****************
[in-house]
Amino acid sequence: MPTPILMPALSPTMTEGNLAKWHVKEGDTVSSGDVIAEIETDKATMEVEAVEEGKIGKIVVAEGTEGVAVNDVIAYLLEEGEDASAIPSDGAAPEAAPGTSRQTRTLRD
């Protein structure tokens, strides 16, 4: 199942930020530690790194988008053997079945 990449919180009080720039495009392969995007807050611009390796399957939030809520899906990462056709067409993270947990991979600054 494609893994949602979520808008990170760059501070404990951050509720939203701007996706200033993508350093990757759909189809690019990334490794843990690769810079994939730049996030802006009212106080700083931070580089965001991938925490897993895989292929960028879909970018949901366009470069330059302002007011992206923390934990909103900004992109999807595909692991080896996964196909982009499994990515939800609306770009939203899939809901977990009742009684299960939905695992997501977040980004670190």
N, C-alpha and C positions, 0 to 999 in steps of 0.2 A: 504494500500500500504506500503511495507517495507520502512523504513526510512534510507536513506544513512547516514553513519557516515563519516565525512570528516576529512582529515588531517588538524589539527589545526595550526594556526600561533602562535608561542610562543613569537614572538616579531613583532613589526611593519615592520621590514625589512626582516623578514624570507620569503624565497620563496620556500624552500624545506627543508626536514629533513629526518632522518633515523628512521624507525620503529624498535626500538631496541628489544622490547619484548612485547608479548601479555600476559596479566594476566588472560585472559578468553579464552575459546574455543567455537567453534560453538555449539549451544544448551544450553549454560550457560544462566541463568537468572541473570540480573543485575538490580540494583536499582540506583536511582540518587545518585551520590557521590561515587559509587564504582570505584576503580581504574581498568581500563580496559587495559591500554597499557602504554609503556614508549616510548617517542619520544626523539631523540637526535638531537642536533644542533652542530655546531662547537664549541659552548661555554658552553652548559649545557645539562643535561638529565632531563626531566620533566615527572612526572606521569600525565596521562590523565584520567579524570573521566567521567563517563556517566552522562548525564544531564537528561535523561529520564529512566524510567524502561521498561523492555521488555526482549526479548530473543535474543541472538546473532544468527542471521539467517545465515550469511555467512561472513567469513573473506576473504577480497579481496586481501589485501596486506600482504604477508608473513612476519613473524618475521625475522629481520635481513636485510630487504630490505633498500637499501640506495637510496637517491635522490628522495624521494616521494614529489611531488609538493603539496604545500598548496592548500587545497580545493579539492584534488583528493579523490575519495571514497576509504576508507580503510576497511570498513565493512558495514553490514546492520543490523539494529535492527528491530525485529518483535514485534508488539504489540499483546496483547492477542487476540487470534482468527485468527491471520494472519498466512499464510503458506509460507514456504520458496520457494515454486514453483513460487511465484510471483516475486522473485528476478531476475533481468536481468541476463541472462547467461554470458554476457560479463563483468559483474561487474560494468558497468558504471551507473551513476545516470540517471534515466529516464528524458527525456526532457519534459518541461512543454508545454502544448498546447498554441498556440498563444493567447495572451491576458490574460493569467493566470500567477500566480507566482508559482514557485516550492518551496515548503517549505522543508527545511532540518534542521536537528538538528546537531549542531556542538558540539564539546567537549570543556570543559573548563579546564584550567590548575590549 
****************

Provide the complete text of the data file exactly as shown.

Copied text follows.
[in-house]
Amino acid sequence: MPTPILMPALSPTMTEGNLAKWHVKEGDTVSSGDVIAEIETDKATMEVEAVEEGKIGKIVVAEGTEGVAVNDVIAYLLEEGEDASAIPSDGAAPEAAPGTSRQTRTLRD
């Protein structure tokens, strides 16, 4: 199942930020530690790194988008053997079945 990449919180009080720039495009392969995007807050611009390796399957939030809520899906990462056709067409993270947990991979600054 494609893994949602979520808008990170760059501070404990951050509720939203701007996706200033993508350093990757759909189809690019990334490794843990690769810079994939730049996030802006009212106080700083931070580089965001991938925490897993895989292929960028879909970018949901366009470069330059302002007011992206923390934990909103900004992109999807595909692991080896996964196909982009499994990515939800609306770009939203899939809901977990009742009684299960939905695992997501977040980004670190």
N, C-alpha and C positions, 0 to 999 in steps of 0.2 A: 504494500500500500504506500503511495507517495507520502512523504513526510512534510507536513506544513512547516514553513519557516515563519516565525512570528516576529512582529515588531517588538524589539527589545526595550526594556526600561533602562535608561542610562543613569537614572538616579531613583532613589526611593519615592520621590514625589512626582516623578514624570507620569503624565497620563496620556500624552500624545506627543508626536514629533513629526518632522518633515523628512521624507525620503529624498535626500538631496541628489544622490547619484548612485547608479548601479555600476559596479566594476566588472560585472559578468553579464552575459546574455543567455537567453534560453538555449539549451544544448551544450553549454560550457560544462566541463568537468572541473570540480573543485575538490580540494583536499582540506583536511582540518587545518585551520590557521590561515587559509587564504582570505584576503580581504574581498568581500563580496559587495559591500554597499557602504554609503556614508549616510548617517542619520544626523539631523540637526535638531537642536533644542533652542530655546531662547537664549541659552548661555554658552553652548559649545557645539562643535561638529565632531563626531566620533566615527572612526572606521569600525565596521562590523565584520567579524570573521566567521567563517563556517566552522562548525564544531564537528561535523561529520564529512566524510567524502561521498561523492555521488555526482549526479548530473543535474543541472538546473532544468527542471521539467517545465515550469511555467512561472513567469513573473506576473504577480497579481496586481501589485501596486506600482504604477508608473513612476519613473524618475521625475522629481520635481513636485510630487504630490505633498500637499501640506495637510496637517491635522490628522495624521494616521494614529489611531488609538493603539496604545500598548496592548500587545497580545493579539492584534488583528493579523490575519495571514497576509504576508507580503510576497511570498513565493512558495514553490514546492520543490523539494529535492527528491530525485529518483535514485534508488539504489540499483546496483547492477542487476540487470534482468527485468527491471520494472519498466512499464510503458506509460507514456504520458496520457494515454486514453483513460487511465484510471483516475486522473485528476478531476475533481468536481468541476463541472462547467461554470458554476457560479463563483468559483474561487474560494468558497468558504471551507473551513476545516470540517471534515466529516464528524458527525456526532457519534459518541461512543454508545454502544448498546447498554441498556440498563444493567447495572451491576458490574460493569467493566470500567477500566480507566482508559482514557485516550492518551496515548503517549505522543508527545511532540518534542521536537528538538528546537531549542531556542538558540539564539546567537549570543556570543559573548563579546564584550567590548575590549 